SLC Busker Fest – Vaudeville Returns to Regent Street for One Night Only

Regent Street and Block 70 will come alive on August 24th with buskers and street performers at the first SLC Busker Fest! For one night only, Vaudeville returns to Block 70 (Regent Street and Main Street between 100 and 200 South). Busker Fest is free, open to the public and enjoyable for all ages. Street performers will accept tips, so remember to bring small bills.

We sat down with the event coordinator, Kim Angeli of Primrose Productions, to get the low down on the SLC Busker Fest:

THE BLOCKS: “Give us a basic overview of the festival.”

Kim: “It’s Friday, August, 24 from 3-10 PM, it’s free and it’s appropriate for all ages. On Regent Street there will be three circle performance areas and these will have the more choreographed acts in them. They are named after historic Vaudeville theaters, so there’s The Grand, The Pantages, and The Orpheum. The Orpheum is entirely a stage of magic and comedy. The other two are a mix of street performer acts. There are two performers coming in from out of state; one is from Boulder and one is from Phoenix, and they do more sideshow antics – juggling and uni-cycling, and they will have fire effects going on too!

“Other highlights would be the Municipal Ballet. They are doing a performance right at 8:00 PM. There is a performer, Leggy Meggy, who is doing a fan dance and is also choreographing an aerial rig that will have performers on either hoops or silks.

“That will all be happening on Regent Street and the surrounding blocks will have more musical street performers that will be everything from fiddle to cello to harp, guitar, blues and things of that nature. There will be other kid friendly stuff too, like face painting and a giant puppet show. You name it!”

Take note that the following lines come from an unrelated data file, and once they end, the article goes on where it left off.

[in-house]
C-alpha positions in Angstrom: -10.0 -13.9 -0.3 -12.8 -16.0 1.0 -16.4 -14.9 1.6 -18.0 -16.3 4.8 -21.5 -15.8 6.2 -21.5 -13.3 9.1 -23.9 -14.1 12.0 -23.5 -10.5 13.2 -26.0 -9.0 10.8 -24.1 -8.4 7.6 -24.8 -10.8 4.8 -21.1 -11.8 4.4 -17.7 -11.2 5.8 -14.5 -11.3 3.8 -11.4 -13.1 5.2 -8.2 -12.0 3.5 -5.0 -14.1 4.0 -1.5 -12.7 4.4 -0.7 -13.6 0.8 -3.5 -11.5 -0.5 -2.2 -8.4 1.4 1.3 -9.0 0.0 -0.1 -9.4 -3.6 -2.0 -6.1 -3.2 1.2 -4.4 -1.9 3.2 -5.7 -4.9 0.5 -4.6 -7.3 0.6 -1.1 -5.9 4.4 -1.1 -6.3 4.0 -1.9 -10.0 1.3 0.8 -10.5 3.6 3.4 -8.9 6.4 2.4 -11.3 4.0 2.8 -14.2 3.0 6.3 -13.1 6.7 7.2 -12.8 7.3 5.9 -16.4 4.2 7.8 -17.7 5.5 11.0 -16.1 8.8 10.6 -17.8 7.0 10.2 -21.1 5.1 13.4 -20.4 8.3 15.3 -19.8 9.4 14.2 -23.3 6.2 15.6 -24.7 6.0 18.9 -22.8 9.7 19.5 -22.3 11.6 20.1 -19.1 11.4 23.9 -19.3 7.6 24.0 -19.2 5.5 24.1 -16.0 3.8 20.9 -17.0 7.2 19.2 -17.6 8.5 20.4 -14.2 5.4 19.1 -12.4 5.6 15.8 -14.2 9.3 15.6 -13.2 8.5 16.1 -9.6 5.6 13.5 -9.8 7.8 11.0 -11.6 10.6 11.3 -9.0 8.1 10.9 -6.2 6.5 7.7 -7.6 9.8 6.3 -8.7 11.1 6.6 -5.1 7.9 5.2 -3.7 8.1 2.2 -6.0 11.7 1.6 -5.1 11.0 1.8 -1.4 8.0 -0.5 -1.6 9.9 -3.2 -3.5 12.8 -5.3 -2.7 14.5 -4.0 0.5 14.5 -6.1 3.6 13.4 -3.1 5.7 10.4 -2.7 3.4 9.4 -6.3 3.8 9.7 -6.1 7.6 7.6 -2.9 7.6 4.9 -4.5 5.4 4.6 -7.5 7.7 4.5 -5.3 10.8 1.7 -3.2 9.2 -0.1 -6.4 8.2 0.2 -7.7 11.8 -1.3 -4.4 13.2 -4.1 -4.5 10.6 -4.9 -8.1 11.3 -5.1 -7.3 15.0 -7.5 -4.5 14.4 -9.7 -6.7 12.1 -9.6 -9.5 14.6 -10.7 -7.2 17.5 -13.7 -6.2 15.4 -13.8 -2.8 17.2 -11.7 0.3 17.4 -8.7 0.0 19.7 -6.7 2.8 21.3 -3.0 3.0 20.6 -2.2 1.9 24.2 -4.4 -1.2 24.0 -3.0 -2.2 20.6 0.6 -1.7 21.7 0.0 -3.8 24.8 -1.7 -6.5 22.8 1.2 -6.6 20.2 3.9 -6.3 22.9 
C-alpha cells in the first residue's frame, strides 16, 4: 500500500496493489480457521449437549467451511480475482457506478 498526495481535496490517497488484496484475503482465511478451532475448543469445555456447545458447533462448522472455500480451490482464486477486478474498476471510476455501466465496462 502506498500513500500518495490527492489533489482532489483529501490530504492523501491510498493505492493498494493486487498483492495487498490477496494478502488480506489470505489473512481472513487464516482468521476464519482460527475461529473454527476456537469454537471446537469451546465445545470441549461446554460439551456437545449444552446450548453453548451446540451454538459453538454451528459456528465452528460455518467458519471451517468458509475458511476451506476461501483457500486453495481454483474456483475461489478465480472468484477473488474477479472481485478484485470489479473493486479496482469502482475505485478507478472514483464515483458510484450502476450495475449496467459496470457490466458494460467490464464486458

THE BLOCKS: “Who are the other players in this and how did it come about originally?”

Kim: “It came about because of two things. The the Art Council and the City’s interest in exploring street performers and how they fit in to the urban fabric. And while we do have an existing ordinance that governs street performance in Salt Lake City, and we do have a bit of a [busker] scene, we don’t really have a centralized location where people might find street performers… but we do have a lot of interest. I received 70 applications [for SLC Busker Fest] in one week. So there’s a local interest in street performance, but t

here seems to be a kind of disconnect in what the regulations are and where [buskers] can do it, how it will be received by property owners and what the legalities are. So this festival is a way to introduce busking into the city as well as provide some information [about busking]. There will be a series of workshops during the event that are really accessible, introductory busking skills like juggling, magic, hula hooping… that sort of thing.

“The other piece [of how the festival came about] is to look at the potential of Regent Street as a festival street or event street in Salt Lake City. It’s a beautifully designed thoroughfare built with the intention of hosting public activities, and so this busker festival is really a way to use it, not that it was really intended for events this large, but what will happen if we get in there and close down the street and how does that affect the businesses? What are the best practices to do so? So what my job is, is to create an event that is going to bring 3,000 people into the area and then analyze what that looked like and how that went and then come up with a plan for future use that makes it a positive experience for both attendees and surrounding businesses on that block.

THE BLOCKS: “Is this something that you want to do every year? Do you want this to become an annual festival?”

Kim: “I think it has huge potential to be an annual festival! I’d say our planning time on the front end was pretty limited, but one thing we can do is after the event we can connect with everyone involved and get a good understanding of what worked and what didn’t.

“But I see no reason why Salt Lake City couldn’t be home to an international busking festival.”


For more information about the festival, visit